raven

noun
ra·​ven | \ ˈrā-vən How to pronounce raven (audio) \

Definition of raven

 (Entry 1 of 3)

: a large, glossy-black bird (Corvus corax) that is widely distributed in northern parts of the northern hemisphere but now rare in most areas of the eastern and central U.S. and that differs from the closely related common crow chiefly in its larger size and wedge-shaped tail and in having the feathers of the throat narrow and pointed resulting in a shaggy appearance also : any of various usually large and glossy black, corvine birds

raven

adjective

Definition of raven (Entry 2 of 3)

: shiny and black like a raven's feathers raven hair

raven

verb
rav·​en | \ ˈra-vən How to pronounce raven (audio) \
ravened; ravening\ ˈra-​və-​niŋ How to pronounce raven (audio) , ˈrav-​niŋ \

Definition of raven (Entry 3 of 3)

intransitive verb

1 : to feed greedily
2 : to prowl for food : prey

transitive verb

1 : to devour greedily
2 : despoil men … raven the earth, destroying its resourcesNew Yorker

Illustration of raven

Illustration of raven

Noun

In the meaning defined above

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Other Words from raven

Verb

ravener \ ˈra-​və-​nər How to pronounce raven (audio) , ˈrav-​nər \ noun

Synonyms & Antonyms for raven

Synonyms: Adjective

Synonyms: Verb

Antonyms: Adjective

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Examples of raven in a Sentence

Adjective a black satin dress that matches her silky, raven hair Verb the rat ravened the poisoned bait just as we had hoped
Recent Examples on the Web: Noun The Google Doodle features Peratrovich speaking into a microphone at a podium with a raven behind her, representing her Lukaax̱.ádi clan — a Raven moiety. Samantha Davenport, Anchorage Daily News, "Tlingit artist designs new Google Doodle featuring Alaska Native civil rights leader Elizabeth Peratrovich," 31 Dec. 2020 Other unlikely companions follow, including a garrulous raven, two contentious mallards, a lonely rat and a handful of kind humans. Emily Bobrow, WSJ, "Novelist Jane Smiley Has a Soft Spot for Happy Endings," 4 Dec. 2020 The raven is an omen of good luck to the Koyukon Indians. Philip Caputo, Field & Stream, "F&S Classics: The Old Man and the Mountains," 22 Nov. 2020 The raven is an important mythological figure in Alaska Native and American Indian cultures, symbolizing, among other things, creation and transformation. Paula Dobbyn, Anchorage Daily News, "An Anchorage shelter under lockdown draws on the healing power of art and community," 17 Apr. 2020 The eggs had been scavenged — by ravens, by jays, by squirrels — and Jackie finally carried off one of them, who knows where. Jonah Weiner, New York Times, "How Watching Bald Eagles Build a Nest Prepared Me for the Pandemic," 12 May 2020 Corvids are a family of birds that includes crows, ravens, and magpies—and many are abundant this time of year. Katherine Ellen Foley, Quartz, "The Corvid-19 quiz: Test your knowledge of the birds, not Covid-19," 6 Apr. 2020 Like other corvids—a family that includes jays, ravens, crows, and magpies—this species is very vocal, and will use different alarm calls to alert the rest of the group to the presence of a predator above versus one from below, such as a snake. National Geographic, "Florida scrub jay," 3 Mar. 2020 There were also two bald eagles at Jackson Point, two common ravens, and a palm warbler at Coskata-Coatue Wildlife Refuge, and a brown thrasher at Milestone Cranberry Bog. BostonGlobe.com, "Bird sightings," 16 Feb. 2020 Recent Examples on the Web: Adjective Back in 2017, Gadot and Jenkins broke records launching the Wonder Woman franchise to the tune of $822 million globally: Wherever the earnest, raven-haired superhero swung on her golden lasso, audiences (and Halloween costumes) followed. Andrea Mandell, USA TODAY, "'It's OK to say this is my value': 'Wonder Woman' Gal Gadot opens up about her Hollywood ascension," 24 Dec. 2020 That task was an easy one for the raven, and the bird’s just reward was forthcoming. Rachel Nuwer, Scientific American, "Young Ravens Rival Adult Chimps in a Big Test of General Intelligence," 10 Dec. 2020 The raven re-enacts the physical and metaphorical journey every northerner makes from fall into spring. Ned Rozell, Anchorage Daily News, "Remembering Sherry Simpson and her gift of keen observation," 21 Nov. 2020 Years of outdoor adventures made Veya attuned to the nature in our backyard, from tending the garden and noticing its daily growth to taking nightly perimeter walks, finding raven feathers and animal habitats. Jill K. Robinson, SFChronicle.com, "An 11-year-old’s home away from home in the pandemic is a tent in the backyard," 29 Nov. 2020 Executed by stylist Amber Maynard Bolt, Lovato's cut and color offered a punkish, irreverent air—a stark departure from her menu of glossy waves and shoulder-skimming raven lob. Calin Van Paris, Vogue, "Demi Lovato Goes Blonde—and Punk!—With a Bold New Hair Look," 19 Nov. 2020 Kate McKinnon marched in to reprise her Hillary Clinton impersonation, wearing a pantsuit and a raven cape. Washington Post, "SNL tells Halloween horror story warning that Trump could win reelection," 1 Nov. 2020 The dean of raven studies in the U.S., Bernd Heinrich, a professor emeritus at the University of Vermont, also dressed up to fool ravens. Ned Rozell, Anchorage Daily News, "Ravens and crows are hard to fool. These scientists and researchers have tried.," 17 Oct. 2020 About the size of a raven, that ancient animal’s mix of bird and dinosaur features showed an example of evolutionary transition, providing support for Charles Darwin’s theories. Ryan Carney, National Geographic, "The first known dinosaur feather inspired decades of dispute. Here's why.," 30 Sep. 2020 Recent Examples on the Web: Verb The authors repeated the same 33 tasks for each raven at four, eight, 12 and 16 months of age. Rachel Nuwer, Scientific American, "Young Ravens Rival Adult Chimps in a Big Test of General Intelligence," 10 Dec. 2020 Not a single coal miner was in sight, just a big, black Chihuahuan raven sitting atop a light post. Eric Lipton, New York Times, "“We are back. The coal industry is back,”," 6 Oct. 2020 Willyerd also included a more subtle image of a raven in the mural, a nod to a place most Janesville artist know and love, Raven's Wish Art Gallery, located across the river a few blocks away. Frank Schultz, Star Tribune, "Mural project meant to give downtown Janesville a fresh look," 14 Sep. 2020 Raven Politics Young ravens that do not have a bonding partner or territory form temporary flocks that congregate at major food resources, such as an animal carcass. Onur Güntürkün, Scientific American, "“Birdbrain” Turns from Insult to Praise," 1 Jan. 2020 In the battle over football and brain health, Dr. Camarillo portrays himself as occupying the sensible center, an agnostic caught between ravening ideologues. Michael Powell, New York Times, "This Helmet Will Save Football. Actually, Probably Not.," 14 Dec. 2019 When large predators defend their food caches, ravens call in other flock members to engage in diversionary tactics for gaining access to the food. Onur Güntürkün, Scientific American, "“Birdbrain” Turns from Insult to Praise," 1 Jan. 2020 Watching from bare branches, ravens warbled and croaked. Kyle Hopkins, ProPublica, "After the Last Cop Killed Himself, All the Criminals Have to Do Is Hide," 24 Oct. 2019 Not just use tools — ravens use tools, and chimps use tools. John Schandelmeier, Anchorage Daily News, "Being called a ‘bird brain’ might not be the insult you think it is," 29 Aug. 2019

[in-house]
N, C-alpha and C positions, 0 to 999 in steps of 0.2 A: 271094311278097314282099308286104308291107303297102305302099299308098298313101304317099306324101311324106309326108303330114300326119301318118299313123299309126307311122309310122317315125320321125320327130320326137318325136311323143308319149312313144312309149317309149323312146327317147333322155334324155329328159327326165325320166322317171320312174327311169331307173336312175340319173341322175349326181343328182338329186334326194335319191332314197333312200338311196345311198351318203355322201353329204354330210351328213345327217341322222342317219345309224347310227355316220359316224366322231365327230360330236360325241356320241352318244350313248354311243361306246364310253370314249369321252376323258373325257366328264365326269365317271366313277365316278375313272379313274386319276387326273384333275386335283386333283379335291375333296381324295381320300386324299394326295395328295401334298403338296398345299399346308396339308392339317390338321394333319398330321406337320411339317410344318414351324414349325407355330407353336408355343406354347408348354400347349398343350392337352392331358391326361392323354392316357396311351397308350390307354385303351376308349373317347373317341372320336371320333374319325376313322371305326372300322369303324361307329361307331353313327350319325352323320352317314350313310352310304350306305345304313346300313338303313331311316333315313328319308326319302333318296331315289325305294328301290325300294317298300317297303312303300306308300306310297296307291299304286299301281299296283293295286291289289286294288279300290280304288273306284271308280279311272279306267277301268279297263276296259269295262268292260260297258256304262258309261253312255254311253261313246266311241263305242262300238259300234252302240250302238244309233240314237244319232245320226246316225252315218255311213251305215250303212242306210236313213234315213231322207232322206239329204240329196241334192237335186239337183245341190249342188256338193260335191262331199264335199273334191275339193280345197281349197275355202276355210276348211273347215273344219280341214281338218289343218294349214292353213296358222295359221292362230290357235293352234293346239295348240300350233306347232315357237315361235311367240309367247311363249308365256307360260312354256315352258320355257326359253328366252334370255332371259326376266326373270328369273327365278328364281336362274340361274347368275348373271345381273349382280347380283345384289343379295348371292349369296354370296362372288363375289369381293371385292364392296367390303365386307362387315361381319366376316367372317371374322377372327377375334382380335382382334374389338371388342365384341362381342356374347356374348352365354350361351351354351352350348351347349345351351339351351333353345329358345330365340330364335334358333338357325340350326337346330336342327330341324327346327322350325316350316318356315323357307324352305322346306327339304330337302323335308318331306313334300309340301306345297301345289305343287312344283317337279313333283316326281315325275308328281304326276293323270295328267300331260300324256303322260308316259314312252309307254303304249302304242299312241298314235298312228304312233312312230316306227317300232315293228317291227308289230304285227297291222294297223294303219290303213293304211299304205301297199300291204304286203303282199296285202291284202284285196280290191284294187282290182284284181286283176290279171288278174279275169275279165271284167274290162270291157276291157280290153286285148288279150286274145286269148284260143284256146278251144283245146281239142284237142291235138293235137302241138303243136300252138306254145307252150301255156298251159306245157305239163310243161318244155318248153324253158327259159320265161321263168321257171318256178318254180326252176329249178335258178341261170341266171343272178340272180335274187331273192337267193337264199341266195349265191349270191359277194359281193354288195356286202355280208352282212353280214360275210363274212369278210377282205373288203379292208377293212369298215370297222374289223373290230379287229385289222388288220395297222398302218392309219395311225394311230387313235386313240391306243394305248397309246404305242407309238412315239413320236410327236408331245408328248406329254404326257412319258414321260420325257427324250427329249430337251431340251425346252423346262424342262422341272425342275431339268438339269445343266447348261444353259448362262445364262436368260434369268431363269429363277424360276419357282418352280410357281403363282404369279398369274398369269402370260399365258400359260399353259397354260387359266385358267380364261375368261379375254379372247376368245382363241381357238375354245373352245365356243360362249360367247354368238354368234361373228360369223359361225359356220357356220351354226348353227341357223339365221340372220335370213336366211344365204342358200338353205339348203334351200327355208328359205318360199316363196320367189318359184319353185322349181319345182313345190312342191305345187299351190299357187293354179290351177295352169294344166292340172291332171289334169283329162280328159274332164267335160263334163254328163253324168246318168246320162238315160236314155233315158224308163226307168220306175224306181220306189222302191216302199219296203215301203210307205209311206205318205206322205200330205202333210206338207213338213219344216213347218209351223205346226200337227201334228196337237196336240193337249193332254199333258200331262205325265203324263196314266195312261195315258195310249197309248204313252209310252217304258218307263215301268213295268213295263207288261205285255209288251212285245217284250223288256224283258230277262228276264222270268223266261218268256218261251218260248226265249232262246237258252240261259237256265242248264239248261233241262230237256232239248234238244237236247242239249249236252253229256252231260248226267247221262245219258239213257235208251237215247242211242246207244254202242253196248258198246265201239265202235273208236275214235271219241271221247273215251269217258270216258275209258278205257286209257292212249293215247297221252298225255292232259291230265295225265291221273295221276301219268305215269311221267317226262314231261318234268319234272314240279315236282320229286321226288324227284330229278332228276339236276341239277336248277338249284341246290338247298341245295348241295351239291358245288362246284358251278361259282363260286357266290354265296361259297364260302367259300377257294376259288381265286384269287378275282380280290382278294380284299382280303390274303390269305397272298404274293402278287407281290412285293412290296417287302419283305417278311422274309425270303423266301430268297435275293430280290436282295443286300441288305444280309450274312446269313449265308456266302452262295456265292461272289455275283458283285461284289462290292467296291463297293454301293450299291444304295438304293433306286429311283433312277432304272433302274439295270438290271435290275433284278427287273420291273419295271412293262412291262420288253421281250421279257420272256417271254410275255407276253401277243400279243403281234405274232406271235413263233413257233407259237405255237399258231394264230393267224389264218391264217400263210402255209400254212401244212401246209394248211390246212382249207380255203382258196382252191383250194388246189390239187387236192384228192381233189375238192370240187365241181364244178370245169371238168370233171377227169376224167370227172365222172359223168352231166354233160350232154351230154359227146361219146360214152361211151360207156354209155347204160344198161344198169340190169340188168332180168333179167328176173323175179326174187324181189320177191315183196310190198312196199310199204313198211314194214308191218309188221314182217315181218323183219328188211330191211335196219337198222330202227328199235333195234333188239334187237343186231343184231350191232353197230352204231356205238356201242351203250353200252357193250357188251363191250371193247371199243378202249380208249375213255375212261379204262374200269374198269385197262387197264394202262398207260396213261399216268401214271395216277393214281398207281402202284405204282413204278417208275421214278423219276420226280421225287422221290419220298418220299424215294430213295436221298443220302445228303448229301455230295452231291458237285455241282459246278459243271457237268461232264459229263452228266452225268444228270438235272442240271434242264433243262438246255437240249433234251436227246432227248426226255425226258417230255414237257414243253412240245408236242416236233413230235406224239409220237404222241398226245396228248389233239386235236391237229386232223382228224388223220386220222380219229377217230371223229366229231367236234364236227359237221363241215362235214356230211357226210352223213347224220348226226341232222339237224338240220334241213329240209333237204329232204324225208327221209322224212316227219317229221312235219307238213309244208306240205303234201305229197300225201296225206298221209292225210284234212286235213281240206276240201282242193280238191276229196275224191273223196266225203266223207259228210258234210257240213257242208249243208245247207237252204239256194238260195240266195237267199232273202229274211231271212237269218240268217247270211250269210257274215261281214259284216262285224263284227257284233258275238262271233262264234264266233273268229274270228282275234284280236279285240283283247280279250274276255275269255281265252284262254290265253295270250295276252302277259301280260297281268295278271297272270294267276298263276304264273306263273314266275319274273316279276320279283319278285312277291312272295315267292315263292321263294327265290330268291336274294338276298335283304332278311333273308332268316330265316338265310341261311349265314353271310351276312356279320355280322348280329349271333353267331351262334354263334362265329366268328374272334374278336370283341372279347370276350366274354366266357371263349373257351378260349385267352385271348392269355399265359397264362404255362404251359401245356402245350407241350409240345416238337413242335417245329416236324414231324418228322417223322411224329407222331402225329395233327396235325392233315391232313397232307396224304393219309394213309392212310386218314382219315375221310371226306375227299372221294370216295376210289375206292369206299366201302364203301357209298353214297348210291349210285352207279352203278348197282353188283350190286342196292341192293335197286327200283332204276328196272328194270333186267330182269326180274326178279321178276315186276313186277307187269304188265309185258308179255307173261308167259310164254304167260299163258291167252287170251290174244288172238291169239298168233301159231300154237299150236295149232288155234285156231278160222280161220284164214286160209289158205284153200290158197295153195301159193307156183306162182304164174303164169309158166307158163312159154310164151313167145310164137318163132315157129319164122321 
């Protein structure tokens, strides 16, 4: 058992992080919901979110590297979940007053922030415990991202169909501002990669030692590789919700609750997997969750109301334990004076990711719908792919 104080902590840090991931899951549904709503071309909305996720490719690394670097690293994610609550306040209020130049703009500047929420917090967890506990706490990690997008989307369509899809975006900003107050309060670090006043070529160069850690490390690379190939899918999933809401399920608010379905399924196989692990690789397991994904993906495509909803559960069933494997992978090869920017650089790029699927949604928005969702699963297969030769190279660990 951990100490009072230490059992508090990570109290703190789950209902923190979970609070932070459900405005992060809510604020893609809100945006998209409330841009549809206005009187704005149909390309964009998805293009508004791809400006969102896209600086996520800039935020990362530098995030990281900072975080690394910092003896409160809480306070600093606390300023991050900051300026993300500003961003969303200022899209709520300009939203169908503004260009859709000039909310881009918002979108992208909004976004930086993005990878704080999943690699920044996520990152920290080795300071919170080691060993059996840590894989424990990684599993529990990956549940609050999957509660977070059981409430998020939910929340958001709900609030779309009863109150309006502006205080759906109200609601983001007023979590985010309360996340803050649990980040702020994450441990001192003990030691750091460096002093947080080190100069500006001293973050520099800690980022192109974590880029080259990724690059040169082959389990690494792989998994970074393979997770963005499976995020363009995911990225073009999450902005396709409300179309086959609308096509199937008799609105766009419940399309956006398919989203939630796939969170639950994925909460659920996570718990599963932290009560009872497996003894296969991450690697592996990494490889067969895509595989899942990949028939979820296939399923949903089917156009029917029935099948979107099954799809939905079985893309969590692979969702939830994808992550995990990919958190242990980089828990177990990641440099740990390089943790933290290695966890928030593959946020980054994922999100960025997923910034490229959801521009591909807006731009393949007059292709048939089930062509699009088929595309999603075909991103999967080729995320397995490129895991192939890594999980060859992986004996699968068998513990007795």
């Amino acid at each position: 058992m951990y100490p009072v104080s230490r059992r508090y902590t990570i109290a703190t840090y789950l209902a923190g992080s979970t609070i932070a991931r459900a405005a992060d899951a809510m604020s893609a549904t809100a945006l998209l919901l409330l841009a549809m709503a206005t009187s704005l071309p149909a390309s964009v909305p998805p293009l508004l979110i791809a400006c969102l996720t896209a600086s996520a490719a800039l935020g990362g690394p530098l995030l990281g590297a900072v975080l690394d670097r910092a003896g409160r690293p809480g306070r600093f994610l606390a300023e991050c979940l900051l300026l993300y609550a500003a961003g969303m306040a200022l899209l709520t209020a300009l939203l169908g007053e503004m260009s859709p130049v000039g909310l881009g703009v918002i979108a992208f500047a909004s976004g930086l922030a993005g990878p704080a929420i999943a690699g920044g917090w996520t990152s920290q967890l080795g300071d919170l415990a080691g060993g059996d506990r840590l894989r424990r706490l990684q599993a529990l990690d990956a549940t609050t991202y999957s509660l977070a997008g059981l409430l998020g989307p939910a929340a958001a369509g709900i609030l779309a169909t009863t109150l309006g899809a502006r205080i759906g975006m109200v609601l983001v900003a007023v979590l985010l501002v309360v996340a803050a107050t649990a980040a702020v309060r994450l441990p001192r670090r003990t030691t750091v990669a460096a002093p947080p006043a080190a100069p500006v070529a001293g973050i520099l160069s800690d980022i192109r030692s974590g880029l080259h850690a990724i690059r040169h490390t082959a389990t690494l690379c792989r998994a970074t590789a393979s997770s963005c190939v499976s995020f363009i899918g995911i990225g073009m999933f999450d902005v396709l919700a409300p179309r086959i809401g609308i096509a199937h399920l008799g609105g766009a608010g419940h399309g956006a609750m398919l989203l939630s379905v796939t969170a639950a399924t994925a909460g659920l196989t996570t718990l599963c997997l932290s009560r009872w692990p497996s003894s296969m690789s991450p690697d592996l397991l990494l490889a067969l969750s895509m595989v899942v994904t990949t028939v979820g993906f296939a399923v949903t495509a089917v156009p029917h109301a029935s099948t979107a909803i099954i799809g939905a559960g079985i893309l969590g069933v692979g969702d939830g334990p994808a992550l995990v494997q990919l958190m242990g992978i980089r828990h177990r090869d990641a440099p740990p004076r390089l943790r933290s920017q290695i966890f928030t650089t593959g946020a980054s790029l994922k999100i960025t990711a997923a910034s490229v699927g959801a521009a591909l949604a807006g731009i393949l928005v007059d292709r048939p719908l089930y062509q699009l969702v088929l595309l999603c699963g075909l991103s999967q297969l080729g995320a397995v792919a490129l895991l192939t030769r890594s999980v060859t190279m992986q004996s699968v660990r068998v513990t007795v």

These example sentences are selected automatically from various online news sources to reflect current usage of the word 'raven.' Views expressed in the examples do not represent the opinion of Merriam-Webster or its editors. Send us feedback.

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First Known Use of raven

Noun

before the 12th century, in the meaning defined above

Adjective

1637, in the meaning defined above

Verb

1530, in the meaning defined at intransitive sense 1

History and Etymology for raven

Noun

Middle English, from Old English hræfn; akin to Old High German hraban raven, Latin corvus, Greek korax

Verb

Middle French raviner to rush, take by force, from ravine rapine

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Time Traveler for raven

Time Traveler

The first known use of raven was before the 12th century

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Statistics for raven

Last Updated

14 Jan 2021

Cite this Entry

“Raven.” Merriam-Webster.com Dictionary, Merriam-Webster, https://www.merriam-webster.com/dictionary/raven. Accessed 19 Jan. 2021.

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More Definitions for raven

raven

noun
How to pronounce raven (audio)

English Language Learners Definition of raven

 (Entry 1 of 2)

: a bird that has shiny black feathers and looks like a crow but is larger

raven

adjective

English Language Learners Definition of raven (Entry 2 of 2)

literary : shiny and black

raven

noun
ra·​ven | \ ˈrā-vən How to pronounce raven (audio) \

Kids Definition of raven

 (Entry 1 of 2)

: a large shiny black bird that is larger than the related crow

raven

adjective

Kids Definition of raven (Entry 2 of 2)

: shiny and black like a raven's feathers

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Comments on raven